This feature is part of The Dotted Line series, which takes an in-depth look at the complex legal landscape of the construction industry. To view the entire series, click here.
A recent Texas lien change eases a complex process and brings it closer to that in other jurisdictions, but local bottlenecks still loom, according to industry sources.
“I think the legislature was trying to simplify things as much as possible,” said Alex Benarroche, construction law attorney at Levelset, a New Orleans-based provider of construction payment and compliance technology. “It’s definitely more in line with general requirements in most other states now.”
The issue of payments in the construction industry has recently received a lot of attention. The Texas extension of liens is just the latest of recent changes across the country to ensure subcontractors are paid, such as: wage theft law in new york, “Pay if Paid” clauses in Virginia and liquidity problems for small and minority-owned construction companies.
A lien is a legal right to an asset, such as a property. B. Real estate used to settle a debt. In Texas, the new changes mean owners must now ensure all lower-level design professionals are paid for the project or they face a lien. That’s important, because lenders often require an asset to be free of liens before releasing new funds into a project, even if it’s an ongoing one.
The new laws now allow subcontractors to file liens and expanded the list of workers who can put a “cloud on the title” of a property, making any future sale more difficult or ultimately forcing a sale of the property to include payment for their services cover up. after David VanderhiderMember of Dykemaa Detroit-based law firm.
“This particular expansion affects architects, engineers, surveyors, landscapers and demolition contractors the most,” said Vanderhider. “Before this new law, for example, architects had liens, but only if they deal directly with the owners. Now, as a result of the new law, the five I mentioned, starting with architects, now have liens, even though they don’t interact directly with the owner.”
Not just Texas
extension of the lien all levels of subcontractors is a broader trend beyond Texas, Benarroche said. For example, Ohio in 2021, Michigan in 2018, and Massachusetts in 2011 have all strengthened protections for design professionals on projects.
New York has similar liens, said construction attorney Randy Heller, a partner at New York-based Gallet Dreyer & Berkey.
“Before the owner pays their architect in full, they must provide proof that the architect has paid all sub-consultants,” Heller said. “There’s just more people out there for the owner to take care of before paying their final advance to the contractor.”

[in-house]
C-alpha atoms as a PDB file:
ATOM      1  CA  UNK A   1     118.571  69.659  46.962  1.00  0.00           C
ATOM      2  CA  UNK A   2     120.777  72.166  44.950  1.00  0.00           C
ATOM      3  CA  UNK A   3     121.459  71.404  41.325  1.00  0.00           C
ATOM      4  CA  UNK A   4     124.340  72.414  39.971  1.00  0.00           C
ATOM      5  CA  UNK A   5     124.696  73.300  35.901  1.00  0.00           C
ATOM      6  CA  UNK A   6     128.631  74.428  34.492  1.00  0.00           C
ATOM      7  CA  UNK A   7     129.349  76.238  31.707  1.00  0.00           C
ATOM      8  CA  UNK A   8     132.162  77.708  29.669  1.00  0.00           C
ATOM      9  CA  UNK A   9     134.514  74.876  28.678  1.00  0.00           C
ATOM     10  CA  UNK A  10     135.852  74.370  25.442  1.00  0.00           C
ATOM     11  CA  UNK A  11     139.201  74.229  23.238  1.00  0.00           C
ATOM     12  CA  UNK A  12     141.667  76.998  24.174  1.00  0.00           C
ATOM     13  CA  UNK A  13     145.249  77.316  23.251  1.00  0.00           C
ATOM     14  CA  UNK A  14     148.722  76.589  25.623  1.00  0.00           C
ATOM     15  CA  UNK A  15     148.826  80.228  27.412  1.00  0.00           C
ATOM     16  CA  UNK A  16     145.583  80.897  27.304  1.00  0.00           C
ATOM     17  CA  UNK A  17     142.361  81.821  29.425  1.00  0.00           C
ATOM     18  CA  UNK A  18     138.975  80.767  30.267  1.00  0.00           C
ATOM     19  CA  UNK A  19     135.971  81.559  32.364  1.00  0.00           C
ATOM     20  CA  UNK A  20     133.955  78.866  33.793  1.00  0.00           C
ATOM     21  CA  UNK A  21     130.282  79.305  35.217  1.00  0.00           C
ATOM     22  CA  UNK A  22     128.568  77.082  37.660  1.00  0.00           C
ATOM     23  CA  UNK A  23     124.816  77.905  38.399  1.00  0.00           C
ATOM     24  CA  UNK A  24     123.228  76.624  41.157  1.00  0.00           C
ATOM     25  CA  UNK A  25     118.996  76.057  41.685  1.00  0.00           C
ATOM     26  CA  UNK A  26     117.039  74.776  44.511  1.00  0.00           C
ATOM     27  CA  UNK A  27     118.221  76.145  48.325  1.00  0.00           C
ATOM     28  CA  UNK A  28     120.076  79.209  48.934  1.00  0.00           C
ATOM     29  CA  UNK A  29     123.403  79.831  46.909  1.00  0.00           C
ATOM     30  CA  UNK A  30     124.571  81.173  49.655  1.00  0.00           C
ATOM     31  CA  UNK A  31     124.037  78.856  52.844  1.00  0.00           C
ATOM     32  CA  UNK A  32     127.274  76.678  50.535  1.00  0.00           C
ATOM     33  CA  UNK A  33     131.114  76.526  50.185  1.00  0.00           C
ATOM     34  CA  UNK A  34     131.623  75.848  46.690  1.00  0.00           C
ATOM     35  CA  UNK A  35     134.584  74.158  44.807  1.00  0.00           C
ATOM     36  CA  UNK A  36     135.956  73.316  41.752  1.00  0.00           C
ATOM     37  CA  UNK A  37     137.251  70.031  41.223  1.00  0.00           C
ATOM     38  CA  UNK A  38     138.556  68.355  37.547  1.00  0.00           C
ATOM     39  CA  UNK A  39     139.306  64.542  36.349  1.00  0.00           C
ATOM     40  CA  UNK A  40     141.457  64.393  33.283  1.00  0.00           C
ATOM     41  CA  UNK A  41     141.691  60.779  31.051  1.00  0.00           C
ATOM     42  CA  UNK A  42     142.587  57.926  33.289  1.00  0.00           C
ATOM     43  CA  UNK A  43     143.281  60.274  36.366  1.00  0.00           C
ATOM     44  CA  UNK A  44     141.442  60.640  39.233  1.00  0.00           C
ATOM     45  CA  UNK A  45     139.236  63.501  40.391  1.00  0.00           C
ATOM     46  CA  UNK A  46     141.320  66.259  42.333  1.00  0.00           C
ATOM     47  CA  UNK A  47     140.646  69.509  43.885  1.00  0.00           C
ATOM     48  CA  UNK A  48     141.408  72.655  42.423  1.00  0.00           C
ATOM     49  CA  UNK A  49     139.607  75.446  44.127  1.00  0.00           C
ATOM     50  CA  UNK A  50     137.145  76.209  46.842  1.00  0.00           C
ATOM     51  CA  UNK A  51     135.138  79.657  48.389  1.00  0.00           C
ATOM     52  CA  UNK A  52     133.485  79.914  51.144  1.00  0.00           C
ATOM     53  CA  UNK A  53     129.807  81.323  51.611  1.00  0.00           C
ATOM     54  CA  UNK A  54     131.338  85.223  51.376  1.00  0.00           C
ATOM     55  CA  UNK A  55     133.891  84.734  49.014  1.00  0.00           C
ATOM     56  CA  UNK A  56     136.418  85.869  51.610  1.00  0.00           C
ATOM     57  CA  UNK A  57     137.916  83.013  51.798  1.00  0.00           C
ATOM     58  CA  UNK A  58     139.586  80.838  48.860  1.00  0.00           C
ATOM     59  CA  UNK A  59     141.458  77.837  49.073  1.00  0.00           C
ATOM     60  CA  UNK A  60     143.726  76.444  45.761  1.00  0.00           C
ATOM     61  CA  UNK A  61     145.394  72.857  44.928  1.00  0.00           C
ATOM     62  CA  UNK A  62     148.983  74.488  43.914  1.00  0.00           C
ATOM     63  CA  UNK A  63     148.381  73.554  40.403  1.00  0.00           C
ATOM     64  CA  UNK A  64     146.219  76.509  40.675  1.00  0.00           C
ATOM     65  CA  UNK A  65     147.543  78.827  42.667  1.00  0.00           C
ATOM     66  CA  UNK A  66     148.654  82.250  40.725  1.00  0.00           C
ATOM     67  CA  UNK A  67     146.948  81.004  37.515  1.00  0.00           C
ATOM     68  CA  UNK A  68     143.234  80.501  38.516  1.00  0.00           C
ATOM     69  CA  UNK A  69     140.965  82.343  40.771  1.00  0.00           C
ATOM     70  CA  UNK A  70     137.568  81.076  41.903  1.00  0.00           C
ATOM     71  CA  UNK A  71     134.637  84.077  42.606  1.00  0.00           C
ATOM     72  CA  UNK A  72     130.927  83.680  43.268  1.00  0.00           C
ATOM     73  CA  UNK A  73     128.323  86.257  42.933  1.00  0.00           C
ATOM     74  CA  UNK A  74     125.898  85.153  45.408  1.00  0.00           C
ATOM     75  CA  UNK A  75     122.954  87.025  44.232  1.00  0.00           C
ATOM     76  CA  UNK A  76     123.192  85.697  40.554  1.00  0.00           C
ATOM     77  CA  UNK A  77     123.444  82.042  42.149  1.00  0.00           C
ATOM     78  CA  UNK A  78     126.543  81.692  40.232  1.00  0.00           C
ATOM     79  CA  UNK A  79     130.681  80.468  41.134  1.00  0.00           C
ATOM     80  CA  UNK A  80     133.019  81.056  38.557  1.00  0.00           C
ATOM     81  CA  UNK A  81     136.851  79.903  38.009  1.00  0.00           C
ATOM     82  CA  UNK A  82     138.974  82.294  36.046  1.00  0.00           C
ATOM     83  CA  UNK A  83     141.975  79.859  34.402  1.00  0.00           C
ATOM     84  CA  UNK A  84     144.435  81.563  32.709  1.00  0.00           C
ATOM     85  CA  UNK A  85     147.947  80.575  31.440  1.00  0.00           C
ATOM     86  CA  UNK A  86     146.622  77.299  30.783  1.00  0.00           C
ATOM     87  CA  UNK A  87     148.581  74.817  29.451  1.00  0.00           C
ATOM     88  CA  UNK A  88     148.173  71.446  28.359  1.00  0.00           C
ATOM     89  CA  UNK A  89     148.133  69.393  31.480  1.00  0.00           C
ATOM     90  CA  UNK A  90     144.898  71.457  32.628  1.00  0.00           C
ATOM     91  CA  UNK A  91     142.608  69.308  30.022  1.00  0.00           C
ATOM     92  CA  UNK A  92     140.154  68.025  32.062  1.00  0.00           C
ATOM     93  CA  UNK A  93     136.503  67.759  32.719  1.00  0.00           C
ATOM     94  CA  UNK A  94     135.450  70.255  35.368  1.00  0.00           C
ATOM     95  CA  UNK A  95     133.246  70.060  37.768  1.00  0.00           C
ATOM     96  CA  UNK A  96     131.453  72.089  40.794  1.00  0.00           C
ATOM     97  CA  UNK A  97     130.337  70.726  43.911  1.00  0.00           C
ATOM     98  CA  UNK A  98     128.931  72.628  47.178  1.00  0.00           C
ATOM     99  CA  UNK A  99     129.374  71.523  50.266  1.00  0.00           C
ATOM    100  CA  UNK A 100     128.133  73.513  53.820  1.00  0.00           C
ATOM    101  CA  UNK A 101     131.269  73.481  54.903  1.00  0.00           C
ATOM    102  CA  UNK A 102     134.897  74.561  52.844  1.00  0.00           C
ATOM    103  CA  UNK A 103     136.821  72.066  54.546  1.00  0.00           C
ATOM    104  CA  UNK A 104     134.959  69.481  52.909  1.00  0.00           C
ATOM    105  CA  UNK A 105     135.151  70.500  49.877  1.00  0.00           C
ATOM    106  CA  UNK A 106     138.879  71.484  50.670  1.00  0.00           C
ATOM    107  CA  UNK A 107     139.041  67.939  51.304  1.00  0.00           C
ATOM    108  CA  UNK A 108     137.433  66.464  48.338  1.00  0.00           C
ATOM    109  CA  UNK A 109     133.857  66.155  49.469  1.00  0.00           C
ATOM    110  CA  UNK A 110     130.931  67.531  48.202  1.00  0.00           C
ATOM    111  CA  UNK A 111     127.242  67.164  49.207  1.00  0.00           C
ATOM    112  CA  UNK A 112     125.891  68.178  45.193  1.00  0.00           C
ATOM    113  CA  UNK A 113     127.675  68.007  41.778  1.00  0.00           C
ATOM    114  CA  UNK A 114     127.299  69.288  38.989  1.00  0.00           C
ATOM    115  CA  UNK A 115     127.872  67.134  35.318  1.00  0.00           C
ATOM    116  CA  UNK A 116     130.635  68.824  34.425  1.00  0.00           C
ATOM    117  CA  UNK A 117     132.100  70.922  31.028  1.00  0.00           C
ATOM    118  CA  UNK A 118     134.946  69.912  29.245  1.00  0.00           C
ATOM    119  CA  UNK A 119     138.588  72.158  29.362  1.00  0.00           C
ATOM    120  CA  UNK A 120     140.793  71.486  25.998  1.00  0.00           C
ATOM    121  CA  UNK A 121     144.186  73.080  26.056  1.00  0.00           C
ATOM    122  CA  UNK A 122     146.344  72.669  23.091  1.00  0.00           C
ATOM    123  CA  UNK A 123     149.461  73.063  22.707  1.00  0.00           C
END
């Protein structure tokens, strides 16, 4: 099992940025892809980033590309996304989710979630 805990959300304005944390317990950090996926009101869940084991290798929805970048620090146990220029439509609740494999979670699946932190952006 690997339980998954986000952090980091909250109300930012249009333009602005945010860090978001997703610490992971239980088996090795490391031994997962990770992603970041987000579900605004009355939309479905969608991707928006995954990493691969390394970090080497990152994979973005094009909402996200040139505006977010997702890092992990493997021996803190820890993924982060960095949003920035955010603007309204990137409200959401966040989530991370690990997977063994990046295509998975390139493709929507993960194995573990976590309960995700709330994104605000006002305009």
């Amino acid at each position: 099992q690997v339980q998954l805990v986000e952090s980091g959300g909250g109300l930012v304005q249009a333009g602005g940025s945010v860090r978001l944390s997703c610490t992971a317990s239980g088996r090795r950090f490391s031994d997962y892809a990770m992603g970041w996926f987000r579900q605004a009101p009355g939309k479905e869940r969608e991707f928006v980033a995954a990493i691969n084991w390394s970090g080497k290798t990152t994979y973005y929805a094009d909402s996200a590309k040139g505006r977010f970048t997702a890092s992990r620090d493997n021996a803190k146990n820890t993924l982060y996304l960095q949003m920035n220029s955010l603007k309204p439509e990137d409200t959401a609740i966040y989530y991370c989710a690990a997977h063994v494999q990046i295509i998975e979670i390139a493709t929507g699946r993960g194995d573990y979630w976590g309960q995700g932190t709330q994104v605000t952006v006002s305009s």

Texas is notorious for its Byzantine lien-related notification requirements, procedures and deadlines, Benarroche said. But that has changed.
Eliminating notarial deeds offers more leeway when filing liens, Vanderhider said. However, he also noted that county-level rules still pose a challenge.
“Sometimes many Texas counties where the lien is registered require notarized deeds before filing a lien,” Vanderhider said. “So there might be an issue that a particular county doesn’t want to file or record the lien without notarization,” he said.
Constitutional vs. statutory liens
However, there are certain liens unique to the Texas constitution. For example, the state allows both constitutional building liens and statutory liens different procedures.
Constitutional liens are granted by the Texas constitution to general contractors on private construction projects. These are self-executing, that is, communications and liens are not required for a contractor to make a claim, although there are additional protections if they are filed, Benarroche said.
Statutory liens, on the other hand, fall under the more common type of mechanic’s lien granted by law to prime contractors, subcontractors and suppliers. Applicants must meet all statutory reporting and filing requirements to make a valid claim.
Recent changes in Texas only apply to statutory liens. It’s unclear whether any changes to the statutory lien would affect the constitutional lien, Vanderhider said.
“For now, we are proceeding as if the statutory lien changes would not affect the constitutional lien unless and until we are notified otherwise,” Vanderhider said. “I certainly didn’t see anything in the statute.”
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